“This course was inspirational for a lifestyle/behavior change vs. just short-term actions to declutter.” —ACE student in Decluttering class 


There are good reasons why courses in decluttering elicit comments such as these on evaluation forms. People recognize the fact that decreasing the clutter in our lives—whether physical, digital, or emotional—can help us to feel better. Why? 


Getting rid of clutter reduces stress 


In 2015, fully a third of respondents in a survey by the National Association of Professional Organizers said that they felt overwhelmed by the clutter in their lives and didn’t know where to begin to remedy the situation. The unused software on your computer that makes it run way too slowly; the zillions of pictures on your phone—so many that you can never find the one you want to show a friend; the jammed closets and drawers; the garage that is hopelessly piled with junk—all of these situations cause stress on our bodies and minds, which can build up over the years.  


That’s not just a theory. It’s backed up by research. For instance, a study published in Personality and Social Psychology Bulletin found that women who described their homes as cluttered had higher levels of the stress hormone cortisol in their bloodstream, and were more likely to be fatigued or depressed, than women who described their homes as restful and restorative. A study by Indiana University found that cleaning can have a positive impact on physical health because it increases the amount of physical activity a person regularly engages in, and another one by Connecticut University found that during times of high stress, people sometimes find relief by doing menial jobs such as cleaning.  


Decluttering helps you feel better about yourself 


Even small steps to start decluttering have a wonderful calming effect. Taking that first step to declutter is like a breath of fresh air. One woman said: “I organized my sock drawer the other day, and now sometimes I open the drawer just to look at it – it just makes me feel good!” Every small accomplishment is something that can be celebrated, because it’s a step in the right direction. It’s the “glass half full” attitude, rather than the “glass half empty” one.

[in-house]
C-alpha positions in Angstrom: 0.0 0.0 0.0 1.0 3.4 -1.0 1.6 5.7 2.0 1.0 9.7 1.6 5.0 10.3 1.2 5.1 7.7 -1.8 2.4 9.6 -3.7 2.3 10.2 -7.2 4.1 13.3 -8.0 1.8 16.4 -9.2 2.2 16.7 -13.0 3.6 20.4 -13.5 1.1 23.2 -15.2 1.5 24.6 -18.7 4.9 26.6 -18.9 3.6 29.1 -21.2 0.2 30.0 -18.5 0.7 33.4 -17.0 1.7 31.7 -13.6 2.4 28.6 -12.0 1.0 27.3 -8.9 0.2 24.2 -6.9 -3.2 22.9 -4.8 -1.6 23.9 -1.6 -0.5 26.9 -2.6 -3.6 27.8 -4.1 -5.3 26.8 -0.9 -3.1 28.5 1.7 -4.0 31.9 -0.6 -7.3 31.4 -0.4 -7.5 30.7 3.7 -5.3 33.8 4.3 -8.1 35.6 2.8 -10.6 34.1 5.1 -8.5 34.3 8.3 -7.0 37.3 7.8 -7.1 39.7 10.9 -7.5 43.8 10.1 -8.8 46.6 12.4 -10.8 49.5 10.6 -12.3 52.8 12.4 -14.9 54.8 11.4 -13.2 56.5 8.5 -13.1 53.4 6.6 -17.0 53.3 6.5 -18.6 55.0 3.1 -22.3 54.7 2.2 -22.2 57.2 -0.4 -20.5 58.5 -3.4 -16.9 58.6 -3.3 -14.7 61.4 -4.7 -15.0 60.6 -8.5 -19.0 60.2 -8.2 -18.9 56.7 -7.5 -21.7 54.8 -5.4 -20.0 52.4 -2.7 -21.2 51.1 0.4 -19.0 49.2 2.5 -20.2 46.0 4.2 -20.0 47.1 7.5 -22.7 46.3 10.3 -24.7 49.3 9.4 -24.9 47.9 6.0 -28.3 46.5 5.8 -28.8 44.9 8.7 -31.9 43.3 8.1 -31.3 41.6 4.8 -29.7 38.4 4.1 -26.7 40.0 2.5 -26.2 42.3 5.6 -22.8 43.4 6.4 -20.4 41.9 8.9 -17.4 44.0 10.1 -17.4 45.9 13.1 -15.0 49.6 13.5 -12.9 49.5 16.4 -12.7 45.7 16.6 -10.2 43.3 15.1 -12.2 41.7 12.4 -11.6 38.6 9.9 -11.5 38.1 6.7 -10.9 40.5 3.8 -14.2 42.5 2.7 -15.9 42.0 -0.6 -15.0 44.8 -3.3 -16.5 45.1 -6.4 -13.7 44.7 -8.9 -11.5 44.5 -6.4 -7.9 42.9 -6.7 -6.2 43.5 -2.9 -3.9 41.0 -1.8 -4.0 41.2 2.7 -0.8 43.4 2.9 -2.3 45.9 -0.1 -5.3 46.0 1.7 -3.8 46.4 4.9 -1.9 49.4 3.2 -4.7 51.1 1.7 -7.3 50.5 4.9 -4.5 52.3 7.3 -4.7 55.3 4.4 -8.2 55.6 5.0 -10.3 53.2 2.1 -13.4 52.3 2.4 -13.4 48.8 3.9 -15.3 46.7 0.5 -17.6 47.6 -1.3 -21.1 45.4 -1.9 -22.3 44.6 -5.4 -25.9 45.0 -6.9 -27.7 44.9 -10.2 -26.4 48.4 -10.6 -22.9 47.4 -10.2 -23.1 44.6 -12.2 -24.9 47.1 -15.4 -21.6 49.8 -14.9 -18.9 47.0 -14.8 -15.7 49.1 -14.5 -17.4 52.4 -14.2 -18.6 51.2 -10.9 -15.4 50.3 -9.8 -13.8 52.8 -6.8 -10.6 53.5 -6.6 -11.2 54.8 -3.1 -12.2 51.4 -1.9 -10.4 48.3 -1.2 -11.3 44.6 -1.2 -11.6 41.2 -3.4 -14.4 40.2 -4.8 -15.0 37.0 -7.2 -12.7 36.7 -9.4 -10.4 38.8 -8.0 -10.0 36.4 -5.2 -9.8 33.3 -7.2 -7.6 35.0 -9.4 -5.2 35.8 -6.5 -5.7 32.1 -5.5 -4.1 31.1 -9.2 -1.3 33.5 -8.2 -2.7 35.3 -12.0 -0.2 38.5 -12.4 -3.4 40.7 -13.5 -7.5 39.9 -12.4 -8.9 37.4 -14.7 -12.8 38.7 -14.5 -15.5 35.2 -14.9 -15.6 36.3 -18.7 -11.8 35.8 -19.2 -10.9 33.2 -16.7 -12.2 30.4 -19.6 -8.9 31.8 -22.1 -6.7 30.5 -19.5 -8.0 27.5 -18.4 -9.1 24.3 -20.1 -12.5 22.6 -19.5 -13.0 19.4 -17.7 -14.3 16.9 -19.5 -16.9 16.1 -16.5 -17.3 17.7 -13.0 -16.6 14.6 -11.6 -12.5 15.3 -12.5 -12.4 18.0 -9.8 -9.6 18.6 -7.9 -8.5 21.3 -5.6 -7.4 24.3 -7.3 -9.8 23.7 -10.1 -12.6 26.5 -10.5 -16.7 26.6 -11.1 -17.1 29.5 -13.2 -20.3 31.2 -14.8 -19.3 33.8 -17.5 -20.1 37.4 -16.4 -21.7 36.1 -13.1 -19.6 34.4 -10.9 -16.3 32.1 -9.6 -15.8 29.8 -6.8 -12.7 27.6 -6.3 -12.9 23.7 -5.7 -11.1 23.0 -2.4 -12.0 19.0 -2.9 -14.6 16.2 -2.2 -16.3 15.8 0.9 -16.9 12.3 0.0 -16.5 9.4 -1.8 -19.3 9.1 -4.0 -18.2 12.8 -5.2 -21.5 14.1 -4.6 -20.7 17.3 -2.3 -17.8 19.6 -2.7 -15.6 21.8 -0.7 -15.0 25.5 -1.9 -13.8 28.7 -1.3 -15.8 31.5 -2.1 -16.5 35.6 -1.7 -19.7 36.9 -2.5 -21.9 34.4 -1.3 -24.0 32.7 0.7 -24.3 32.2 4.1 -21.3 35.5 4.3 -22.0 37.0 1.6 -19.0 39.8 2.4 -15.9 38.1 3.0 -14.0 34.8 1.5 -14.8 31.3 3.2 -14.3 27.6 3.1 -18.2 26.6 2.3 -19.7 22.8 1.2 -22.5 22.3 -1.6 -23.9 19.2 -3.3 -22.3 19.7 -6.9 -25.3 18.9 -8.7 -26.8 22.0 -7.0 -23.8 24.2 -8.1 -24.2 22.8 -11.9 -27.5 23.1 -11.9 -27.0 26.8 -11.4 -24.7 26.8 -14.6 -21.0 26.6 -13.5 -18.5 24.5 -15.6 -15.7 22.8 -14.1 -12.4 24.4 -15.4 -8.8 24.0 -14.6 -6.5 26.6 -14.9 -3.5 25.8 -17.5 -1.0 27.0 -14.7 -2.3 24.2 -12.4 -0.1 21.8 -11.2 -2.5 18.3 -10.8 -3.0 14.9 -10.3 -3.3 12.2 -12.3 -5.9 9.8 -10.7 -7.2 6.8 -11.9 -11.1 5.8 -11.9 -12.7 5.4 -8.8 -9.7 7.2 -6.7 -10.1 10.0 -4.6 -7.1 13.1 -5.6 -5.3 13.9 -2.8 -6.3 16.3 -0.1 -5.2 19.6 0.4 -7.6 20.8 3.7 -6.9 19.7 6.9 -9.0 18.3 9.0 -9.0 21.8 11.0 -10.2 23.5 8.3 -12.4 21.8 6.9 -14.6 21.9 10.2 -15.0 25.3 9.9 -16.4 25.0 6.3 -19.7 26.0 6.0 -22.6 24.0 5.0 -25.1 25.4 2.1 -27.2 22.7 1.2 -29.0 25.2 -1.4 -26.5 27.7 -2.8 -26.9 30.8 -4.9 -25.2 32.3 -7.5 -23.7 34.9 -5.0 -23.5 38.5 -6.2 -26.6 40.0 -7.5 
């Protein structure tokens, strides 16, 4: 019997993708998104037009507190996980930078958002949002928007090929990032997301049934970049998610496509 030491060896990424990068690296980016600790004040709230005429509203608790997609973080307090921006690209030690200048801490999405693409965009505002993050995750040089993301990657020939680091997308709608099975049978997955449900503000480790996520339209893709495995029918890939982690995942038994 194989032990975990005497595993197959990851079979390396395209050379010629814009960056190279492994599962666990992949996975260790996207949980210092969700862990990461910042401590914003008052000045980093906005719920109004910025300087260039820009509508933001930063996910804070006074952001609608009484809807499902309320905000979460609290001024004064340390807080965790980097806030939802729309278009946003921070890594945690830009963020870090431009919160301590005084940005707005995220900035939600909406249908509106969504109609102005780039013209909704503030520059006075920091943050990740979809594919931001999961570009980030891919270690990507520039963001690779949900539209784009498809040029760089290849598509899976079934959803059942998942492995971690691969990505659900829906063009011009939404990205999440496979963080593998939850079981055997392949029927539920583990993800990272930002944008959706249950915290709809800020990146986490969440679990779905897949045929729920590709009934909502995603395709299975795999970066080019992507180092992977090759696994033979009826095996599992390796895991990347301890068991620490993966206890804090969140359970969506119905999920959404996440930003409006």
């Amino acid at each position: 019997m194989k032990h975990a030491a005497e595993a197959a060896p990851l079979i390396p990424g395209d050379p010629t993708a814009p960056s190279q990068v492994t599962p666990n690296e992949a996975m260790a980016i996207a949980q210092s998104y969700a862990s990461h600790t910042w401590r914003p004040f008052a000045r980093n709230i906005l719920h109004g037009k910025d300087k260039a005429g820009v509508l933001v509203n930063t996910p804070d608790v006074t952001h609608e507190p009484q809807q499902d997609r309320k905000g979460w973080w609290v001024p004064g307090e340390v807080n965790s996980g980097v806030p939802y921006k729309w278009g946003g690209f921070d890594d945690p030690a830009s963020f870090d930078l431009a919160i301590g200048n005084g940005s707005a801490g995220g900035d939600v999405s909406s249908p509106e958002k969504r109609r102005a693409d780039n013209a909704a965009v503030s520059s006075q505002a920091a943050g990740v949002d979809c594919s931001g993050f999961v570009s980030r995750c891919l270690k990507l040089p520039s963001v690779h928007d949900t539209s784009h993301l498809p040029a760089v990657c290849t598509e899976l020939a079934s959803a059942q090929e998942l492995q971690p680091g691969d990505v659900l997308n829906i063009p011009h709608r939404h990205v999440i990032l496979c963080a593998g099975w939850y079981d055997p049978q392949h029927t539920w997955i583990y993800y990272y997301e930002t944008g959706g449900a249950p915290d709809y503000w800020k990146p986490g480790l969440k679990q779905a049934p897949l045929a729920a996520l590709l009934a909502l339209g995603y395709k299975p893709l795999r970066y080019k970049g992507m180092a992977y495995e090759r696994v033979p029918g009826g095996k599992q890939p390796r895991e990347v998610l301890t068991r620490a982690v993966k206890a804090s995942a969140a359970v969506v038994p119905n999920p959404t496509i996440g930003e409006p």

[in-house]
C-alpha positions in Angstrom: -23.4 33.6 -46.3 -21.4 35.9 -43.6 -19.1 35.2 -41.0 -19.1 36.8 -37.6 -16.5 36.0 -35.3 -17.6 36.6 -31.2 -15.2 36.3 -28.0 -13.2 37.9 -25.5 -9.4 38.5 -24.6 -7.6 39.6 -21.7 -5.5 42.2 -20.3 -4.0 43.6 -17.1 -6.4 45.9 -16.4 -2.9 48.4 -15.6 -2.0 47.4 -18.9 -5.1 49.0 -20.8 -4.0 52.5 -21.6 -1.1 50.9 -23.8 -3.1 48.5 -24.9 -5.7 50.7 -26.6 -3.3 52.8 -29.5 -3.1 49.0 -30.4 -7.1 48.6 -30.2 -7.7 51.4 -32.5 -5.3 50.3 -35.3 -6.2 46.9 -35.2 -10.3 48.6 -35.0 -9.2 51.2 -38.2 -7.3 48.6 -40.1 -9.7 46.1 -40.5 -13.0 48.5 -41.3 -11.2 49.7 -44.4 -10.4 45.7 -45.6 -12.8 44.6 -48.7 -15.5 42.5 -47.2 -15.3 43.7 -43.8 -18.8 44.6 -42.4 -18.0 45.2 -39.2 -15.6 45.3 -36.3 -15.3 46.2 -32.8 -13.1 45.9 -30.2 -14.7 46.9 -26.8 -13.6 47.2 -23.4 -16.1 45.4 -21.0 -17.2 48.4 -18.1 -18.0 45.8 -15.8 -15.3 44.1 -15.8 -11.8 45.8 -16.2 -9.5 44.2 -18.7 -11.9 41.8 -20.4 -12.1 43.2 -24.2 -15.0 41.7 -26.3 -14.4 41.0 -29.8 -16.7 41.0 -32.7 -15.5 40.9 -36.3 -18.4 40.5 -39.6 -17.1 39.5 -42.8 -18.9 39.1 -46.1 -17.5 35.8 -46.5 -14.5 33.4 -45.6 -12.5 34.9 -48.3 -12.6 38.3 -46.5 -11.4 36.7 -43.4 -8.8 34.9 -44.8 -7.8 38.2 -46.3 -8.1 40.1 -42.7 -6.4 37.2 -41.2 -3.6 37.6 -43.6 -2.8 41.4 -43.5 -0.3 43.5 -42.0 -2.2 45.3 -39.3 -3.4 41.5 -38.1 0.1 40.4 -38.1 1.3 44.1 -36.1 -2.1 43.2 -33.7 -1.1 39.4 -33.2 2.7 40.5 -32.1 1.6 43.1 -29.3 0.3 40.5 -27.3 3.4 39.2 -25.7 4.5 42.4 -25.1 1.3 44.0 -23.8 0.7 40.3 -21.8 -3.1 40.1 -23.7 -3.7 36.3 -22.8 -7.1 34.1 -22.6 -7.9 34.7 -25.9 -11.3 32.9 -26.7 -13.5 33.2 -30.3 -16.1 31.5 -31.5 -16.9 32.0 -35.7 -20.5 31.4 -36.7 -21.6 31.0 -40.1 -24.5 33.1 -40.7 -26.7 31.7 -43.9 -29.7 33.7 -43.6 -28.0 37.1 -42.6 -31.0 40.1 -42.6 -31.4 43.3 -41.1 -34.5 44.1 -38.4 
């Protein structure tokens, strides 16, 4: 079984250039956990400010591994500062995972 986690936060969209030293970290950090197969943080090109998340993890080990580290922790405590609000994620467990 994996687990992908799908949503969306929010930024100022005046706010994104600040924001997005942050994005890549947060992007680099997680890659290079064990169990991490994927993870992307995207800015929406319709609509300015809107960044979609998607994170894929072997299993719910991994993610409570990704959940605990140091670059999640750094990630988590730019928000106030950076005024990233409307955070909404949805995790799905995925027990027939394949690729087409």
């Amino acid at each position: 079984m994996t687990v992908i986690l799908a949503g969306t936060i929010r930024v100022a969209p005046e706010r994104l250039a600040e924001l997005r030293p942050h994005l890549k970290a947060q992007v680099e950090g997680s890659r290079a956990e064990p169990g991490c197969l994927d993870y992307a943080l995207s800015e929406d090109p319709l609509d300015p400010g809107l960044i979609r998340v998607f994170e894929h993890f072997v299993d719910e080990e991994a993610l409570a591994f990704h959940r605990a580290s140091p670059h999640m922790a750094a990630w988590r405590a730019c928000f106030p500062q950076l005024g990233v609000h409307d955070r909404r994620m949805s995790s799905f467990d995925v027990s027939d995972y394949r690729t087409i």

Decluttering improves focus and concentration 


With so much stuff clamoring for your attention from so many different corners of your home, it's hard to know where to start, and sometimes, it’s even hard to start, period. But according to a study published in the Journal of Neuroscience, people are more productive and better able to process information in an uncluttered and organized space. Once you begin to declutter your environment, it will get easier to continue. Every small decluttered space is a small oasis where you can breathe, relax, and focus on your next project. 


Have a plan 


Consider beginning by thinking about how you want to organize the space you need to tackle. Whether it’s digital or physical, and whether you need physical containers or digital folders, draw a diagram of how you want to organize your material. For instance, considering your images, you might want to create albums by subject matter (e.g., family, vacations, animals, work). If you’re looking to declutter your garage, you might need to purchase some sturdy shelving or cabinets, and you might organize items by type (e.g. tools, toys, lawn/garden, sports, pantry, car parts). Set up the folders on your computer, or order the shelves or cabinets as soon as possible so you’ll be ready to start. 


The Swiss cheese concept 


Take on decluttering piecemeal, a little at a time, like the holes in a slice of Swiss cheese. The feeling that you don’t have to tackle that entire folder of a thousand images and organize them all at once is reassuring, isn’t it? Start with 20, and organize those today. Then organize another 20 tomorrow; or maybe 50. It’s totally up to you. The idea is to be comfortable, to be easy on yourself so that you enjoy doing it. That way, you’ll be more likely to keep doing a little of it every day or so until the job is complete. There’s no time like the present. Start today! 



Decluttering: How It Boosts Mental Health – The Blurt Foundation 

How Mental Health and Cleaning Are Connected – VeryWellMind 

The Cost of Clutter in Your Life – VeryWellMind 


Written by Patricia Rockwood, Instructor and Staff Writer